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Author Topic: Australian Belly Tank  (Read 1854467 times)

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Offline Dr Goggles

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Re: Australian Belly Tank
« Reply #4125 on: December 13, 2013, 01:40:09 PM »
Ah,that was great, seems I collect. They're both right,well one's right and the other is left,if you follow. Shame is now I don't have an excuse to go back to the tyre place.....
Few understand what I'm trying to do but they vastly outnumber those who understand why...................

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Offline Dr Goggles

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Re: Australian Belly Tank
« Reply #4126 on: December 15, 2013, 06:25:17 PM »
Got the front axle on again. New height is 12mm lower than the old, estimated difference in ride height is 1mm lower.

Now I have to notch the radius rods so I can hide the tie rods behind the axle.
Few understand what I'm trying to do but they vastly outnumber those who understand why...................

http://thespiritofsunshine.blogspot.com/

Current Australian E/GL record holder at 215.041mph

THE LUCKIEST MAN IN SLOW BUSINESS.

Offline Reverend Hedgash

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Tailfin and streamliner update
« Reply #4127 on: December 18, 2013, 06:40:35 AM »
Good work Sunshine team, any photos of the new work?

I have finally finished a very hectic semester and can start to think about the car design again even for a moment.

Today I want to talk Tailfins and please everybody throw in their three pence worth or correct any glaring or minor errors.

The purpose of a tailfin is to keep the centre of pressure behind the centre of gravity so that it keeps the car in a straight line, just like a dart. Throw a dart backwards and it will turn around and end up forwards. Probably the best example of a late addition of a tailfin was on Donald Campbell's Bluebird after it crashed at Bonneville and ready for its run in Australia. (I am currently reading Gina Campbell's biography which highlights just how strange a family they were, and she suggests she thinks he crashed due to driver error and not undue instability.)

As readers will be aware we design under the mantra of Fast Safe Beautiful and so I am looking for a design of the tailfin that will be all three and for various reasons I have been attracted to angled tailfins such as in the Alfa Bat and the Joint Strike Force Fighter (see images below) as cool looking twin tailfins.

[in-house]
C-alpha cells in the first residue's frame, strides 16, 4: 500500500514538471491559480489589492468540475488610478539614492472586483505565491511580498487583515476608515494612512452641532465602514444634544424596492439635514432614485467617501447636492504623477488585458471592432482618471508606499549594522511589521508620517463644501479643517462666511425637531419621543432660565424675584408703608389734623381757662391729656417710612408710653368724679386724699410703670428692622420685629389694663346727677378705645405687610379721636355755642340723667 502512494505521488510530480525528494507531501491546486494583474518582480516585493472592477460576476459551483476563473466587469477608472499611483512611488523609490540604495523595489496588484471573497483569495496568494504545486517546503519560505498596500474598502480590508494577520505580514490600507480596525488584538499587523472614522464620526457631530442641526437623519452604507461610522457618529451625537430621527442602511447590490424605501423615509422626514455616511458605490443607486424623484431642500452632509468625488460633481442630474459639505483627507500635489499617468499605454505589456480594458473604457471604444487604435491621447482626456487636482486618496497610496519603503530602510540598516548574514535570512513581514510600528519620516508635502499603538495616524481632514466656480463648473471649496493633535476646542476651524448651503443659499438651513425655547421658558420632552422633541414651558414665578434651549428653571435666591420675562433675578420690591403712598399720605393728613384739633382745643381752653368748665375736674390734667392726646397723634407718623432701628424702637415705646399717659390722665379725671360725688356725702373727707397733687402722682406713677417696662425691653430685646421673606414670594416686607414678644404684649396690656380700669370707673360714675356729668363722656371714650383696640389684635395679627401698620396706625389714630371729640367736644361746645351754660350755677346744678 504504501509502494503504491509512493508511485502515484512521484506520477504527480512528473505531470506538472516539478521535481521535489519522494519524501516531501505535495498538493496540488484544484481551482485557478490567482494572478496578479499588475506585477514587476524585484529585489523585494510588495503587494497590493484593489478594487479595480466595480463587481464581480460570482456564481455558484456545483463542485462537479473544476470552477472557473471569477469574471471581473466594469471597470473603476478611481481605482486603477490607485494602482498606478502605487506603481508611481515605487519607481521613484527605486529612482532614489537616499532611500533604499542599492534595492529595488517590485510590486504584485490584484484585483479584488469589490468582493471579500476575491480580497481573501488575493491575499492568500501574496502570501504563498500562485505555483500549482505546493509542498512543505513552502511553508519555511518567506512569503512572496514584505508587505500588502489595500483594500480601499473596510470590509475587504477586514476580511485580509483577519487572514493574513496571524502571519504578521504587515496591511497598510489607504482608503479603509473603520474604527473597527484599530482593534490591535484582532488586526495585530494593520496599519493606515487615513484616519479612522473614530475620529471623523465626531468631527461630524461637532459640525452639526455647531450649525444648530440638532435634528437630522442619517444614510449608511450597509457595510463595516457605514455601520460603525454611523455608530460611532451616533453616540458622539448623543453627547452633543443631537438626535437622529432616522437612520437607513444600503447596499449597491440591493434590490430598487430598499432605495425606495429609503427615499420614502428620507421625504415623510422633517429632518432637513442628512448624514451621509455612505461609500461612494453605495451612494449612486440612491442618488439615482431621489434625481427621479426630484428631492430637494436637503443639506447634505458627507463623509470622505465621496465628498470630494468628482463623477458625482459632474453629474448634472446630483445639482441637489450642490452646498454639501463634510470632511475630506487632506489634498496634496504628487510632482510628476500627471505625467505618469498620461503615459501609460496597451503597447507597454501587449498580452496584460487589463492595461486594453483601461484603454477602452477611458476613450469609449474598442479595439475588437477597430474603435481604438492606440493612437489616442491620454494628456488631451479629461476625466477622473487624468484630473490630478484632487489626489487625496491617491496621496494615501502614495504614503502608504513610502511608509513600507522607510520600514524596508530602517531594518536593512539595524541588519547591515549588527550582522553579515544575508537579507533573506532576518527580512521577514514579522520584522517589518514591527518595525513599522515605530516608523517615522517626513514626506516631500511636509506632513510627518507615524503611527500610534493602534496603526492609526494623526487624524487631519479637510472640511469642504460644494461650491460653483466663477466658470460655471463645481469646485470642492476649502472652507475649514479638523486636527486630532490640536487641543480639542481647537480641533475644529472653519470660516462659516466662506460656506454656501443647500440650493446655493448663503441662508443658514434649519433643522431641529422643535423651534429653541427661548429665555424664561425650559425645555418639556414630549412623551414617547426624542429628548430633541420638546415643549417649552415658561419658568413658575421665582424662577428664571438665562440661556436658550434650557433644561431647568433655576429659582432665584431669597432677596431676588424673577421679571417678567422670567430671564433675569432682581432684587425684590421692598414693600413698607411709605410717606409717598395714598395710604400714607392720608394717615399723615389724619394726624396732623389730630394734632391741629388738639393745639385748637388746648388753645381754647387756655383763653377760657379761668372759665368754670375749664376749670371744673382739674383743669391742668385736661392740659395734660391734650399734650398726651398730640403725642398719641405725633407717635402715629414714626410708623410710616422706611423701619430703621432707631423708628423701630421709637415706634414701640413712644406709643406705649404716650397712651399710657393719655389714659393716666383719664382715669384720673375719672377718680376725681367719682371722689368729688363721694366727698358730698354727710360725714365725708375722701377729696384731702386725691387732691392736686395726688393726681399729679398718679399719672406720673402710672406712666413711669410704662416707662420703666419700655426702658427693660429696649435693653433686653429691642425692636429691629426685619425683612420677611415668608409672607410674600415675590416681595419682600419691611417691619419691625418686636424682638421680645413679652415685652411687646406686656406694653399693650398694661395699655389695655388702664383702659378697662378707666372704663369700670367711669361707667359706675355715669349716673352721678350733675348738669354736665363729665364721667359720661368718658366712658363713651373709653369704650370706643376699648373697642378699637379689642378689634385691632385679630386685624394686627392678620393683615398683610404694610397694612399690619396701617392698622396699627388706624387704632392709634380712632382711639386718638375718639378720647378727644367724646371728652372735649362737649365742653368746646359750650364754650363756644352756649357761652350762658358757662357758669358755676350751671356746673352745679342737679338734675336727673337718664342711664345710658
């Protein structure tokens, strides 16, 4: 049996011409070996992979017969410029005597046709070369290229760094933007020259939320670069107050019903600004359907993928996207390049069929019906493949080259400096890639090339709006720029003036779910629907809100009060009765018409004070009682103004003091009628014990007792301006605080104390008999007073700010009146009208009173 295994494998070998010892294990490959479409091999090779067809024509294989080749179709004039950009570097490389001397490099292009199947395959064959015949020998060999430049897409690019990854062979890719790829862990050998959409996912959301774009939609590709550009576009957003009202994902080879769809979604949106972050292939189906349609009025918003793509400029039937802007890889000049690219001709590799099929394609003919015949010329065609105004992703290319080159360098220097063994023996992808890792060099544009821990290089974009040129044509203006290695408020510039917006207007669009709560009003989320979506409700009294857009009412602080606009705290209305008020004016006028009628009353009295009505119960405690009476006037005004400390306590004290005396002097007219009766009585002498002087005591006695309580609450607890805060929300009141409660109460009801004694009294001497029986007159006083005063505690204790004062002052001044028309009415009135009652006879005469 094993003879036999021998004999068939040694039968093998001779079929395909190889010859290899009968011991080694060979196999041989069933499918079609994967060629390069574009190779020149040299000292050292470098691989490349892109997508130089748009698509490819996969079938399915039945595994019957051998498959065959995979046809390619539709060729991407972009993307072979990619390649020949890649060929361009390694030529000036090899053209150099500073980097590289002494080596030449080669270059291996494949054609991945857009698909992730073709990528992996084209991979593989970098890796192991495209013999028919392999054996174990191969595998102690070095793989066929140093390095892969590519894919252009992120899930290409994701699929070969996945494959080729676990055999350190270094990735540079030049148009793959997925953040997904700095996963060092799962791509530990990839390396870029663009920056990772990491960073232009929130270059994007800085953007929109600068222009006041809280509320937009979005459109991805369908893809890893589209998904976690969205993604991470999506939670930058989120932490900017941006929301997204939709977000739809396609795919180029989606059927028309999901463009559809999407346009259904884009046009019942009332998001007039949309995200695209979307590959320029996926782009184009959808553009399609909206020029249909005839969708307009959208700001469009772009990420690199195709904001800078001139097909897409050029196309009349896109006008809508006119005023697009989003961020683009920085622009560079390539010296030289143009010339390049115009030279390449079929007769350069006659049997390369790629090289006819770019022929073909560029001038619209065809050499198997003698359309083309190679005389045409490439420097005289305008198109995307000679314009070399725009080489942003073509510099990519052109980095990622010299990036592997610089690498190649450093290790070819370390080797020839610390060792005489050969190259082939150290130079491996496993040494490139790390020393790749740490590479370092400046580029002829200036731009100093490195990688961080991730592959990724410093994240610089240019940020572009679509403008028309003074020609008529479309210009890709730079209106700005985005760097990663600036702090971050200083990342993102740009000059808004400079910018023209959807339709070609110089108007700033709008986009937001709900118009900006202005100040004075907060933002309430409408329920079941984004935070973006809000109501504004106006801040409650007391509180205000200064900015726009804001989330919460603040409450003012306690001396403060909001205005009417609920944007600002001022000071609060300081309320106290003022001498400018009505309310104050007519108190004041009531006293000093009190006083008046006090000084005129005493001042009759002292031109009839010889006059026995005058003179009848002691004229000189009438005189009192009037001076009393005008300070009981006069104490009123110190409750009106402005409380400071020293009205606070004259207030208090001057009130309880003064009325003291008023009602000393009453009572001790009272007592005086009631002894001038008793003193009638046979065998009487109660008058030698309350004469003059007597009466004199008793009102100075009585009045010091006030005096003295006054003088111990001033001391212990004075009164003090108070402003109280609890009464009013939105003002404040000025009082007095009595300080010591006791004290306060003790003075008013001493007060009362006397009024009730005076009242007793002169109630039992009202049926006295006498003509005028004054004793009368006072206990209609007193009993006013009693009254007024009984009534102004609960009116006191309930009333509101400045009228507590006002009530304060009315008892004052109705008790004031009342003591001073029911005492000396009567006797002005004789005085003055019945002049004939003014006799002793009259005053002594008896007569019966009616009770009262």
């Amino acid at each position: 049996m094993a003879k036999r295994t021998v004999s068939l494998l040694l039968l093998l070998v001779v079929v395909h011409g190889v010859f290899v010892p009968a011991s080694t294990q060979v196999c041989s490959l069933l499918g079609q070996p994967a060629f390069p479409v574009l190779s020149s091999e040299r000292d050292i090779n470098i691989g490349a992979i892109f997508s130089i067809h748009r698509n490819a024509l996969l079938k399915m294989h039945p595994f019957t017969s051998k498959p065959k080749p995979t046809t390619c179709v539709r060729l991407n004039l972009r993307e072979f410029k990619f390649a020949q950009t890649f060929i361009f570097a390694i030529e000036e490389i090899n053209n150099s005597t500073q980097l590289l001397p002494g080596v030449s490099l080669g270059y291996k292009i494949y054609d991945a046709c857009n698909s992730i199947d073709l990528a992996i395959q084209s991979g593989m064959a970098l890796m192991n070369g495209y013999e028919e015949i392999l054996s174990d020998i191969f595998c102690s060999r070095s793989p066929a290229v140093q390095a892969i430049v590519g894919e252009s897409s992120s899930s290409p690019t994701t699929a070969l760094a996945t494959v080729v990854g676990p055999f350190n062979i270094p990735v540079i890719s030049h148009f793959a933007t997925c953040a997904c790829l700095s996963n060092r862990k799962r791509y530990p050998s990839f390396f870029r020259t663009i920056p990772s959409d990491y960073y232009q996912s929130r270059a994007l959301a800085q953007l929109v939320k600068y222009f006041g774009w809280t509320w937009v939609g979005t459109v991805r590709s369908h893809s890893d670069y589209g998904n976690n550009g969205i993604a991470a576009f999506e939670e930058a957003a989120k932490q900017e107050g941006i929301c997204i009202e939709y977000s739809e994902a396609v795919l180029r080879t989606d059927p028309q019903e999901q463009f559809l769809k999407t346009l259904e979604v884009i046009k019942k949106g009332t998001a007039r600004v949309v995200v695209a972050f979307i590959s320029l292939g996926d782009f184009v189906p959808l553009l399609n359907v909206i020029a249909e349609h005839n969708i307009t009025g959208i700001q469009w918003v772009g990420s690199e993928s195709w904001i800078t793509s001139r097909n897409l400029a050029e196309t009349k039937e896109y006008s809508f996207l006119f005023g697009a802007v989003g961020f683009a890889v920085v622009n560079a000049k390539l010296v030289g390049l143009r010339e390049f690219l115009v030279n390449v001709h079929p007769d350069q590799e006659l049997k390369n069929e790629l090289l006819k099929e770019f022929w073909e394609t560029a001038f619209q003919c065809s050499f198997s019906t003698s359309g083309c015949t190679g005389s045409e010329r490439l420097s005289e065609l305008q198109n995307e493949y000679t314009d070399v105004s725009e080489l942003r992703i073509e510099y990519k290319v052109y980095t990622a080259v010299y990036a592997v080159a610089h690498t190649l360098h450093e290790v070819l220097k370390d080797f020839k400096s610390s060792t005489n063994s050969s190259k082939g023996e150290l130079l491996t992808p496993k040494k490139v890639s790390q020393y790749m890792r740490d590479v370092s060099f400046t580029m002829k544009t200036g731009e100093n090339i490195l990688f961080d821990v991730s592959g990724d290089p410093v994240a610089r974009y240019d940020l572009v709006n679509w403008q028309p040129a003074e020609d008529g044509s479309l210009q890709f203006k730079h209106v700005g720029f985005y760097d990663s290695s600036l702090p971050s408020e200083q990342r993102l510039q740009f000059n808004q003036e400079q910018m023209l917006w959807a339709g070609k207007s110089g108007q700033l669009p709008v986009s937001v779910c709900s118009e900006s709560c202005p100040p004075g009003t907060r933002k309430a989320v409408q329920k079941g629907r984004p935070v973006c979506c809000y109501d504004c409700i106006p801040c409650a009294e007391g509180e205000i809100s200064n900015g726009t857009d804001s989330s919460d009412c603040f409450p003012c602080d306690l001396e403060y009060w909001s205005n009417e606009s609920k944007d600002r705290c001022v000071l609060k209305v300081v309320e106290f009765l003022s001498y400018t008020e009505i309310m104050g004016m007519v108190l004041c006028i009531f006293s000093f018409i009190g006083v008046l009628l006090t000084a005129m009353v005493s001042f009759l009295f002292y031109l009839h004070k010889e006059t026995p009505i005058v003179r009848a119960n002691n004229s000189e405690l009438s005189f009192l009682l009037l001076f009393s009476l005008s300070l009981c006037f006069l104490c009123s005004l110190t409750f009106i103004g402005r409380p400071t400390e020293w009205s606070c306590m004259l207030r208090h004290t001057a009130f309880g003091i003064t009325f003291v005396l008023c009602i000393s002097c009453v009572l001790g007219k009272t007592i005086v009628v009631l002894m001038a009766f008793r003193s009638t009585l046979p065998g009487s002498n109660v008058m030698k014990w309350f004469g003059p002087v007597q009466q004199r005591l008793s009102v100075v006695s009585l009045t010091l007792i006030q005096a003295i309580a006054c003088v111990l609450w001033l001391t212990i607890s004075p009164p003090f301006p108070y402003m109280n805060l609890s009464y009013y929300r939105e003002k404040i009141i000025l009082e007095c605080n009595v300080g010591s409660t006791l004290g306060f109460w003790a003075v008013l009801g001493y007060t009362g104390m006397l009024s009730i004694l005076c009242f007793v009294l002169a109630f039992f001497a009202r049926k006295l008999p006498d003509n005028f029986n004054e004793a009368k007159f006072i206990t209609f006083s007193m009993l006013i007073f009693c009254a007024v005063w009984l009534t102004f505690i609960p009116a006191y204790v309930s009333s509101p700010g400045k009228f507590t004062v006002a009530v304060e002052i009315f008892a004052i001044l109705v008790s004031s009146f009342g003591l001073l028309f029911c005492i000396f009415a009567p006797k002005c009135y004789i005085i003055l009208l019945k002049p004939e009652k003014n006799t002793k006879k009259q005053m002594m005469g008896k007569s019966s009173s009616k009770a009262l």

They fit the bill of interesting to look at (beautiful though?) but more importantly I wonder if they are appropriate for LSR. My reckoning is this: If they are on an angle of anything other than vertical they run the risk of causing lift which is an absolute no-no. If the car's nose were to lift and the tailfin were angled like the fighter then it would be an angled plane wanting to lift up it would seem. It sort of depends what angle the air is travelling at as there is a car body in the way and it gets more complicated in that if it is trying to lift the rear end up maybe it is doing so by trying to turn the nose back down and so maybe a help in this situation...?

Does anyone have any thoughts/experience on this? I am thinking of modelling this to see what the computer says as its answer so will be interesting to see.

I am also wondering if it is advantageous to have two tailfins or better to have a single central one. One seems economic but there will possibly be helpful properties on the rear diffuser with two in helping to draw out hte air in a controlled manner and then connecting it with the air on the side.

Dik


« Last Edit: December 18, 2013, 06:53:18 AM by Reverend Hedgash »

Offline tauruck

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Re: Australian Belly Tank
« Reply #4128 on: December 18, 2013, 07:16:04 AM »
Naca0006 profile is the best for the application.

It's symmetrical which is what you need. :wink:

Offline Ron Gibson

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Re: Australian Belly Tank
« Reply #4129 on: December 18, 2013, 09:22:35 AM »
Sum
I know about the tire directional mounting, my Dunlops are that way. I was asking about right and left "wheels". :-)

Ron
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Offline Milwaukee Midget